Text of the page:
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FIGURE 5. Phenotypic analysis of ATP concentration-dependent functional classes in BV2 cells. (A) Representative [Ca2+]i responses of the three classes Oscillation & Peak, Peak and Other measured in BV2 cells in a high-content setting. (B) Fraction of cells exposed to 0 (N = 3 dishes), 1 (N = 10) 10 (N = 10), 100 (N = 11), and 1,000 μM ATP (N = 12), assigned to one of the three classes. The average fraction of cells assigned to the class Other decreases with increasing ATP concentrations, whereas the average fractions of cells assigned to the classes Oscillation & Peak and Peak increase with increasing ATP concentrations.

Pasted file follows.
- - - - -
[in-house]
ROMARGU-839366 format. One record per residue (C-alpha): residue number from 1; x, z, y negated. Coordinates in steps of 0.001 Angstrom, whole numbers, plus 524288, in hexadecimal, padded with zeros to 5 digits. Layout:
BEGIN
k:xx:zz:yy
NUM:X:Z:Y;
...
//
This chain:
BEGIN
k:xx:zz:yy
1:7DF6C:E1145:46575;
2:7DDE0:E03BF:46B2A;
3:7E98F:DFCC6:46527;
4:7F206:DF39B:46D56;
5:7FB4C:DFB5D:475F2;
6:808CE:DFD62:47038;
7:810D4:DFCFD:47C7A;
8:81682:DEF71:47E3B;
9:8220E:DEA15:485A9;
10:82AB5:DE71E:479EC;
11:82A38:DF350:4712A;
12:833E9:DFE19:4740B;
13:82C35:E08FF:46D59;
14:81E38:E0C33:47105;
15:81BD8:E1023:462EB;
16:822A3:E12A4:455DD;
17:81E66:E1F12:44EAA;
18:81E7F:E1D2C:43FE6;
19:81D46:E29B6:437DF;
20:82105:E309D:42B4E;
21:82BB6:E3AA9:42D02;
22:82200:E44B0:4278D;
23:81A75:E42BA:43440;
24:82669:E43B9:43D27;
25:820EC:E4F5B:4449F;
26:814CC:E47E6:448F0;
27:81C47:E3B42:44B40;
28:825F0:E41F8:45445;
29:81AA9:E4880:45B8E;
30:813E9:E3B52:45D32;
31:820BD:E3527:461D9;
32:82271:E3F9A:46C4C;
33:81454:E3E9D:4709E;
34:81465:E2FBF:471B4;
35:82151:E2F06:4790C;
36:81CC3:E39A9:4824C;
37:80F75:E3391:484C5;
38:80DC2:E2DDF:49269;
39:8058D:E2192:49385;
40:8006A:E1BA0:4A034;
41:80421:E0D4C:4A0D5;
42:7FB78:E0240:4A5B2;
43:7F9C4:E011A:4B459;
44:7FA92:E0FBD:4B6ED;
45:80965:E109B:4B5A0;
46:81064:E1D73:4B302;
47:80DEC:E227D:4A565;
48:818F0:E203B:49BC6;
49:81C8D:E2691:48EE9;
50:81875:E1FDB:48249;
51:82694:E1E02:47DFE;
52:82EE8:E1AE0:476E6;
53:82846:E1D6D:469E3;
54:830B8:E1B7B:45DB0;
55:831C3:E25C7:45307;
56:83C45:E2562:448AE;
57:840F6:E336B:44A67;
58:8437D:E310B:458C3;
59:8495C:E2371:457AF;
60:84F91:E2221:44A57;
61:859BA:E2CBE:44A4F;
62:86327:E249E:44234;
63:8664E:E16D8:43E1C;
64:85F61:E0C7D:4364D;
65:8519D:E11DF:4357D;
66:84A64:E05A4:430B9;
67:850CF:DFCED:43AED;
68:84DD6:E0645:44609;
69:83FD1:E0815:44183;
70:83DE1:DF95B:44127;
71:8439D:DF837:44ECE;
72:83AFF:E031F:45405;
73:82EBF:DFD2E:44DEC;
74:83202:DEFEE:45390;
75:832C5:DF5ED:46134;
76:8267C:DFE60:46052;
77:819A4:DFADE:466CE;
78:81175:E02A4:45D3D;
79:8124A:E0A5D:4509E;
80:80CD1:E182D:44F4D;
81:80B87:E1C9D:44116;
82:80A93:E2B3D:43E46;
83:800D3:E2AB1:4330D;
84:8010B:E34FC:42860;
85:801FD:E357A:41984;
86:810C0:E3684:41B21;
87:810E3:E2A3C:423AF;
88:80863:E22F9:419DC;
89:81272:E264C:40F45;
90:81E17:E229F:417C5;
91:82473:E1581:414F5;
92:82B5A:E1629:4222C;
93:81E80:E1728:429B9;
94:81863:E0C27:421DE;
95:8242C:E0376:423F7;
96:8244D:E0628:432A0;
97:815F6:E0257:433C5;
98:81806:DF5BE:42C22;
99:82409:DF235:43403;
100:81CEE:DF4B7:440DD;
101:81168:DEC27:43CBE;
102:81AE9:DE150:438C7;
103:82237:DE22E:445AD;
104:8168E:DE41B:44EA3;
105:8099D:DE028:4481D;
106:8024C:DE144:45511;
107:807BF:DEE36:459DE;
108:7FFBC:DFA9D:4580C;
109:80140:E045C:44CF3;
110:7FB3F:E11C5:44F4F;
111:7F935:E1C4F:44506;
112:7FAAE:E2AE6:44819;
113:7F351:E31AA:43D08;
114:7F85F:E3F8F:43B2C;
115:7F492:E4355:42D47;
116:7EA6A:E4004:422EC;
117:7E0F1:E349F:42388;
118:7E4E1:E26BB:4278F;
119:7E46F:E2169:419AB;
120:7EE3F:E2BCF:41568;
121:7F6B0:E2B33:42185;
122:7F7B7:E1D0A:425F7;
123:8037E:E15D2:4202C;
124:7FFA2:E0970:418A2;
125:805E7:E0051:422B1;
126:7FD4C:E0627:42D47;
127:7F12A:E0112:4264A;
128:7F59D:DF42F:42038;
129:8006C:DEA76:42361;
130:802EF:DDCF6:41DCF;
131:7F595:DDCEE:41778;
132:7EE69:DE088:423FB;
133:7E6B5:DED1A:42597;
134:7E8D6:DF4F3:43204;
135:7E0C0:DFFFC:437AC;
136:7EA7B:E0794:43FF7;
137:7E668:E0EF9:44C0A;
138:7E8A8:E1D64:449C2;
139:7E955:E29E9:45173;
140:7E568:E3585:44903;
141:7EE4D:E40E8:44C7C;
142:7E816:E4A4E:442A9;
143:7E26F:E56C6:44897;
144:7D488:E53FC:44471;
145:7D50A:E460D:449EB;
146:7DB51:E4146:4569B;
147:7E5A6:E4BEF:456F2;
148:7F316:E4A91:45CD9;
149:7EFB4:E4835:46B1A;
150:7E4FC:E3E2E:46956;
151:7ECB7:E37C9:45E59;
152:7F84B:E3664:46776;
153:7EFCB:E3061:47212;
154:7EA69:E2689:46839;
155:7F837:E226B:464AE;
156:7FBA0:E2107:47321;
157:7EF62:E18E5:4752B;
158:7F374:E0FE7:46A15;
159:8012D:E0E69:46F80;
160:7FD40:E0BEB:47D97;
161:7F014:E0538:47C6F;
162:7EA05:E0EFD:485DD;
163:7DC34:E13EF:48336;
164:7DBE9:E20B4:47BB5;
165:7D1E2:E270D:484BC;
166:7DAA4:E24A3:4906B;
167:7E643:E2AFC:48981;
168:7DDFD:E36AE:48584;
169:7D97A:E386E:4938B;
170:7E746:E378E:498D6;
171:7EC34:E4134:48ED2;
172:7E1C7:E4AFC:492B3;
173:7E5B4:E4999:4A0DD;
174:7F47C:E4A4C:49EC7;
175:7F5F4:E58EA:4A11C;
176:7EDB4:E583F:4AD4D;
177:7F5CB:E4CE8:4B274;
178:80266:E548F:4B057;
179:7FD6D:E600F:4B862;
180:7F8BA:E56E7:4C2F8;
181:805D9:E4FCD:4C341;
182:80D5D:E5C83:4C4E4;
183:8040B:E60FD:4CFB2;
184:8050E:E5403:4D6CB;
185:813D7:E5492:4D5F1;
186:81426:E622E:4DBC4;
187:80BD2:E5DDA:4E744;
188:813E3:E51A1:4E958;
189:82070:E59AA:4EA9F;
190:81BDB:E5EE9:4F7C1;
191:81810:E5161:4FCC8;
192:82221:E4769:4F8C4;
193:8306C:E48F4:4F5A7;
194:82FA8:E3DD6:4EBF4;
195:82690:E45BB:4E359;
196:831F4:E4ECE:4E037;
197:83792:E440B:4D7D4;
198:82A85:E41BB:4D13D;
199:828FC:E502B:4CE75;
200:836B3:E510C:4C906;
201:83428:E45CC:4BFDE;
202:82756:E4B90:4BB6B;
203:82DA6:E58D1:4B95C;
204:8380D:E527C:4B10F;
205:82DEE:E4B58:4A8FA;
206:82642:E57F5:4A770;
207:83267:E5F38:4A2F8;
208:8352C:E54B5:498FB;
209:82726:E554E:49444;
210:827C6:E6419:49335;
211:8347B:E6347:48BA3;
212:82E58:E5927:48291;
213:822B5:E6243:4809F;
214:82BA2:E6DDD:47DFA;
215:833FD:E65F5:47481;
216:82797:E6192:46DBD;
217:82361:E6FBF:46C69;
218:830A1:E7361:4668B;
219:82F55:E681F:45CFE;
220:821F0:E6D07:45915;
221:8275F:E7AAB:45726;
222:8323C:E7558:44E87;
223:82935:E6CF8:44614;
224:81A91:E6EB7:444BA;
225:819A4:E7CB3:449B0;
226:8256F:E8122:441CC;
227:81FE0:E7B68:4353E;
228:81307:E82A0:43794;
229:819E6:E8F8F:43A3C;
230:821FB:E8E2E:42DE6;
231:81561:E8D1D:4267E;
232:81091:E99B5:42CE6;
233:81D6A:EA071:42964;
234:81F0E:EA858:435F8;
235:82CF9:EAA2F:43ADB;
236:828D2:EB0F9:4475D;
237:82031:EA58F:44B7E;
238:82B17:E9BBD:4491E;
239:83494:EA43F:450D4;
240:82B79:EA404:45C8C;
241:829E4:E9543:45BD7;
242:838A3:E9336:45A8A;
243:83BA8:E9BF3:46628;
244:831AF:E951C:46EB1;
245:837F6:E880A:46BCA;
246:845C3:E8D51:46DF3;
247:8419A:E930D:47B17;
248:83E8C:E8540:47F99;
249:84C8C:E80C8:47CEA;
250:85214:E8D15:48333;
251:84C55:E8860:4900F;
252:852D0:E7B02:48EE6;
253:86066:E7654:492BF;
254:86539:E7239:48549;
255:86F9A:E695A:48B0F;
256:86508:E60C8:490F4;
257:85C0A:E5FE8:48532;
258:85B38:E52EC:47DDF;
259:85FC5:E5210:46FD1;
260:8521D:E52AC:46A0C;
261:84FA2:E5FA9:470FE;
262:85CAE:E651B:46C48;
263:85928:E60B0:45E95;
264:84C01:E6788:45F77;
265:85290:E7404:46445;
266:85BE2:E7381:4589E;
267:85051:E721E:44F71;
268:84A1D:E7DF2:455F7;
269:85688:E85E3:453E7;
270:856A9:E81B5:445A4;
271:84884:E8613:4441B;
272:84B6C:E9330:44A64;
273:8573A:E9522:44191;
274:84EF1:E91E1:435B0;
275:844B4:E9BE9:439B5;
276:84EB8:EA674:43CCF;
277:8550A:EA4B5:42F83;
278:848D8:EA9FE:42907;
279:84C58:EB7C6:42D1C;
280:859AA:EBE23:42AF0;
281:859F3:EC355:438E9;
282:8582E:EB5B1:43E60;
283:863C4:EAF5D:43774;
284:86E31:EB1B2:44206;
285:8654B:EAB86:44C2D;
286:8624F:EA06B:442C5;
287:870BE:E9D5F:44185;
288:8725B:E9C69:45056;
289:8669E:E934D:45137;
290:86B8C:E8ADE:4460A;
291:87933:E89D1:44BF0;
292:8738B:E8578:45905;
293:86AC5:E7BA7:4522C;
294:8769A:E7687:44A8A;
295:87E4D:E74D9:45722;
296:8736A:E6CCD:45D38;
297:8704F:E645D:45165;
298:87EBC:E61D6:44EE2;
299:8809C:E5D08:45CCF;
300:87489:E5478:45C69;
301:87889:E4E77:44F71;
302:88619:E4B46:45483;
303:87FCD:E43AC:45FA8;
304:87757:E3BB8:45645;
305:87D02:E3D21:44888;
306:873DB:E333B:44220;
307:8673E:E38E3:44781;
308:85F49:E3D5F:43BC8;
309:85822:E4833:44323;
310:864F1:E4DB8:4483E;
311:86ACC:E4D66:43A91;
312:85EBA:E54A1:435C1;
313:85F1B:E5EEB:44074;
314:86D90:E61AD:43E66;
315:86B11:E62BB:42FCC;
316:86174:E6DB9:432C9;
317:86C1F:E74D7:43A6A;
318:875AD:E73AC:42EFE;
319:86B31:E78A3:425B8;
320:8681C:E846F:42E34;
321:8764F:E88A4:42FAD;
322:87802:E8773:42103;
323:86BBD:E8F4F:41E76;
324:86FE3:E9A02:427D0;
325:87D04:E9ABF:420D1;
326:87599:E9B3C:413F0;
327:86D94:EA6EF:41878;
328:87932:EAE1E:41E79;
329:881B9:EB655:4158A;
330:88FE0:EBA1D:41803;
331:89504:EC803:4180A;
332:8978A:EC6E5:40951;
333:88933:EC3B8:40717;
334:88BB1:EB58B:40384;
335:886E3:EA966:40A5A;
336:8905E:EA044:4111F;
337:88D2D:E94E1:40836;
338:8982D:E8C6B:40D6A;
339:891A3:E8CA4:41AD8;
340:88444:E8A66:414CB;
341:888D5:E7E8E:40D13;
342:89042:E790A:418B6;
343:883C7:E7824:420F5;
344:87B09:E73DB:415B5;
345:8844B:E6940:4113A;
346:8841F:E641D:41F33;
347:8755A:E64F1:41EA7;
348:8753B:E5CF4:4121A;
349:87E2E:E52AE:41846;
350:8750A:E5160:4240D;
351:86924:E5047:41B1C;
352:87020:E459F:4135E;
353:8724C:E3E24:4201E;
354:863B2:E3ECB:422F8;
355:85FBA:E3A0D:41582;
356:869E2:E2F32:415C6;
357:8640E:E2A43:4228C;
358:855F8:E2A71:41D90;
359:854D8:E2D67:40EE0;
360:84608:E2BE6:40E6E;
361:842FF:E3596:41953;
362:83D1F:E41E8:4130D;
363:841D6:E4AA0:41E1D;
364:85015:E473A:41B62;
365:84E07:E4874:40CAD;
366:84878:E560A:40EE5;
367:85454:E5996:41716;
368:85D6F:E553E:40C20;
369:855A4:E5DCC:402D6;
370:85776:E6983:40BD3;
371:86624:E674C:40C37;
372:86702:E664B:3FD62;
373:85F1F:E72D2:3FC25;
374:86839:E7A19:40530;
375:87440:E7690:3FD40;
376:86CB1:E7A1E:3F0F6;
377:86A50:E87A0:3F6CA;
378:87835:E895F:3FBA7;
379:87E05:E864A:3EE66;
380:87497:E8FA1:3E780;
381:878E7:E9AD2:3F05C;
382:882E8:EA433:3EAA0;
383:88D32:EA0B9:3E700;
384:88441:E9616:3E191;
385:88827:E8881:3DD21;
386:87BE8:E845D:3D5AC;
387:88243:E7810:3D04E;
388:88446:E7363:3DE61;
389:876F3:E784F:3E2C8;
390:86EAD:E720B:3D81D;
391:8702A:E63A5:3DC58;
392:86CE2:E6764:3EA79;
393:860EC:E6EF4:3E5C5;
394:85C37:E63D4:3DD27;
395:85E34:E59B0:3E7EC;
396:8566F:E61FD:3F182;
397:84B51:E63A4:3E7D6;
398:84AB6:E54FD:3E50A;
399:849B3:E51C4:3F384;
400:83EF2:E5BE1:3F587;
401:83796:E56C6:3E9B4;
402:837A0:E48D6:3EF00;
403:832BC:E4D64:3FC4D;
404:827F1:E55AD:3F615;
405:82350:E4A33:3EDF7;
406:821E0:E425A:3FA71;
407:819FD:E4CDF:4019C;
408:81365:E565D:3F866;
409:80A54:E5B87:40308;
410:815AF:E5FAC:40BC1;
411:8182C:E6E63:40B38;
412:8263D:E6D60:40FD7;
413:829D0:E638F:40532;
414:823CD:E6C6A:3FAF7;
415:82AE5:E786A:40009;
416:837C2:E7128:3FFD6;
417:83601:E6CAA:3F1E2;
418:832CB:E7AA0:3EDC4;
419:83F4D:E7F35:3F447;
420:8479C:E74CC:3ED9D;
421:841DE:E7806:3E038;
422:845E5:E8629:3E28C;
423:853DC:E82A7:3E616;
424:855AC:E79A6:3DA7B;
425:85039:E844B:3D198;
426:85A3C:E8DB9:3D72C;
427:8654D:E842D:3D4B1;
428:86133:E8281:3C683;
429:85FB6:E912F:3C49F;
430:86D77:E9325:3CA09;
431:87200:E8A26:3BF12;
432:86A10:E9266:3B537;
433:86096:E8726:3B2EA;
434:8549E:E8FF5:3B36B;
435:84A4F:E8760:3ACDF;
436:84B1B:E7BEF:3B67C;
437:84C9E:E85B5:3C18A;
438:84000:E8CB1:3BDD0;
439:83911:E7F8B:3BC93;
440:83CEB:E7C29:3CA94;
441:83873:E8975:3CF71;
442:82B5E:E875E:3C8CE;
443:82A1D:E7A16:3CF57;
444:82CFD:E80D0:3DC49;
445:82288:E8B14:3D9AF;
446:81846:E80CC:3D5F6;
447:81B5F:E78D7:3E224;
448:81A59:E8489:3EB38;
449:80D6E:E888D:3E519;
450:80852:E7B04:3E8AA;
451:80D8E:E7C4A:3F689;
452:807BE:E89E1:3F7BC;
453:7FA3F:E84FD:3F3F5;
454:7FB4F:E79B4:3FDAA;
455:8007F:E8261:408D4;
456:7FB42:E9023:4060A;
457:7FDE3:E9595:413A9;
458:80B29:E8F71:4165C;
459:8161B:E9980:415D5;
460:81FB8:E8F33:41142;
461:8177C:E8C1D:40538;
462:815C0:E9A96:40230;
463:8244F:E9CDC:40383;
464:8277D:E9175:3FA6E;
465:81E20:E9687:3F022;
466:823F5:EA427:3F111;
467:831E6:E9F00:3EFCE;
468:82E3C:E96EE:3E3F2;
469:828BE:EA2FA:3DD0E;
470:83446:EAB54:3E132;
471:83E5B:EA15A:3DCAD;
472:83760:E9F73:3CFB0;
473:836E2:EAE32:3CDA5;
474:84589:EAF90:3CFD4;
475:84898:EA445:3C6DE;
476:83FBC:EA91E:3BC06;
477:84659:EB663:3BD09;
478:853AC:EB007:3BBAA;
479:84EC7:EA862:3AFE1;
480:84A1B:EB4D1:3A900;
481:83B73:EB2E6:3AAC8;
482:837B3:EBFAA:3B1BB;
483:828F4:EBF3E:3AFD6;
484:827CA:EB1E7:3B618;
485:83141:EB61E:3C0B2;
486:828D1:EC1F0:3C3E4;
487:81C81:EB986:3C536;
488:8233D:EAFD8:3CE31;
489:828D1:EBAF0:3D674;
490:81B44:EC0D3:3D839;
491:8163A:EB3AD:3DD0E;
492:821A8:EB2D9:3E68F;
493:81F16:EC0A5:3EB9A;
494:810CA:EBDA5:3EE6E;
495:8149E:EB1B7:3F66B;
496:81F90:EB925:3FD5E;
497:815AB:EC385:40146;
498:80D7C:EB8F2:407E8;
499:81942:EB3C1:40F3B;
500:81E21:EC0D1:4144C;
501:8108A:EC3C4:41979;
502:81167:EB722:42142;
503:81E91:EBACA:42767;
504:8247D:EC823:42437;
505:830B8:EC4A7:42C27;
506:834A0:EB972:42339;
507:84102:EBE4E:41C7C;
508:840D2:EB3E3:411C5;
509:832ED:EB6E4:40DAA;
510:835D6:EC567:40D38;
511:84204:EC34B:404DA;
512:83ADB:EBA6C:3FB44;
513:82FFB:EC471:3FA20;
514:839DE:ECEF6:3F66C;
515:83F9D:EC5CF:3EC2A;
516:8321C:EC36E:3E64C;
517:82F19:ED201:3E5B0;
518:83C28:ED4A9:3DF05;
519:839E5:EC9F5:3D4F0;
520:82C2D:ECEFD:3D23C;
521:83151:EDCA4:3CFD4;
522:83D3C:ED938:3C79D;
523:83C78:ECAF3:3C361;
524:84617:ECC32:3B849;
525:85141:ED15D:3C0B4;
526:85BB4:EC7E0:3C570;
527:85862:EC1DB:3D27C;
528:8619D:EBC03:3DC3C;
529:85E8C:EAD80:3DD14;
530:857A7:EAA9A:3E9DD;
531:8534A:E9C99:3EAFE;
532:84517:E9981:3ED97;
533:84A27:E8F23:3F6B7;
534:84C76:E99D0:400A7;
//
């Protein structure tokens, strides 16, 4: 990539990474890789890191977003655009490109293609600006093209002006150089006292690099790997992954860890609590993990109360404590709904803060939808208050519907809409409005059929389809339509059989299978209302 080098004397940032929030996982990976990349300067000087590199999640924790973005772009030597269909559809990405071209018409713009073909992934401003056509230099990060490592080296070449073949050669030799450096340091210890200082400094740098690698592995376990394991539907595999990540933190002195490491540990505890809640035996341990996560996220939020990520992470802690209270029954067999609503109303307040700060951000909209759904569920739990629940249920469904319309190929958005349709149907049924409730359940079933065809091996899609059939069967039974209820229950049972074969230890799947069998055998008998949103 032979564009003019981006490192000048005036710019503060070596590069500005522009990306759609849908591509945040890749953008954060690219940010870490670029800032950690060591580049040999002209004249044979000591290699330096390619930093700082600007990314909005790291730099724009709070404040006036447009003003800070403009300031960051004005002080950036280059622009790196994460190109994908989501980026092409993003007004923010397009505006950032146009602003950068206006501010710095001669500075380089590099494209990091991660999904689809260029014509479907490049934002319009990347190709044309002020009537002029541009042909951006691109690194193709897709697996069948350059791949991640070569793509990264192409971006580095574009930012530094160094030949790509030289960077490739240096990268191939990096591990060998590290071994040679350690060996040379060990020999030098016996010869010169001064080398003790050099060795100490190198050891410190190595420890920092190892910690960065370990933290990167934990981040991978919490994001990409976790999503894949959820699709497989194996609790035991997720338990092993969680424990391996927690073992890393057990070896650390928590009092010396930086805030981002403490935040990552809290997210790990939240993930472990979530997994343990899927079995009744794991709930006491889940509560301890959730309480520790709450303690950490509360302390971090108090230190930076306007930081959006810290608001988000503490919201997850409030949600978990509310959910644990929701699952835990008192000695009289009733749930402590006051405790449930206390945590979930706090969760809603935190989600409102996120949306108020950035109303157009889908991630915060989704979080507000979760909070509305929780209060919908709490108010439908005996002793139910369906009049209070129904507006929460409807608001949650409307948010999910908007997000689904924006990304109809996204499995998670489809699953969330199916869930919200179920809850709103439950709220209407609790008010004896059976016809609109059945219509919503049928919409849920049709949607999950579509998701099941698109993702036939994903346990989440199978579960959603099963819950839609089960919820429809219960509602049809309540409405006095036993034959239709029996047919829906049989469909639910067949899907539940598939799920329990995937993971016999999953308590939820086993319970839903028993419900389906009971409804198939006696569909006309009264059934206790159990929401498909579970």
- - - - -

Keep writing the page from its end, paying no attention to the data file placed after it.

Phenotypic Profiling of ATP-Induced [Ca2+]i Responses in BV2 Cells Exposed to Various Drugs

To assess the applicability of the established screening assay for employing ATP-induced ‘intermediate [Ca2+]i oscillations’ as a readout for microglia activation-targeted compound screening, BV2 cells were incubated with one of six selected drugs (minocycline, U73122, U73343, wortmannin, LY294, AZ106) for at least 30 min. [Ca2+]i responses were recorded after application of the agonist ATP (1 mM). Figures 68 are representative images of BV2 cells shortly (∼10 s) after ATP application. They illustrate the effect of drug pre-incubation on Fluo-4 intensity and elongation of cells exposed to control solution. Respective drug concentrations are also shown in the bar graphs. Recorded time-resolved fluo-4 signals were automatically assigned to one Oscillation & Peak, Peak or Other classes and phenotype fractions were calculated from four independent experiments each. Averaged values (±SD) as shown in Figures 68 are listed in Table 3.

FIGURE 6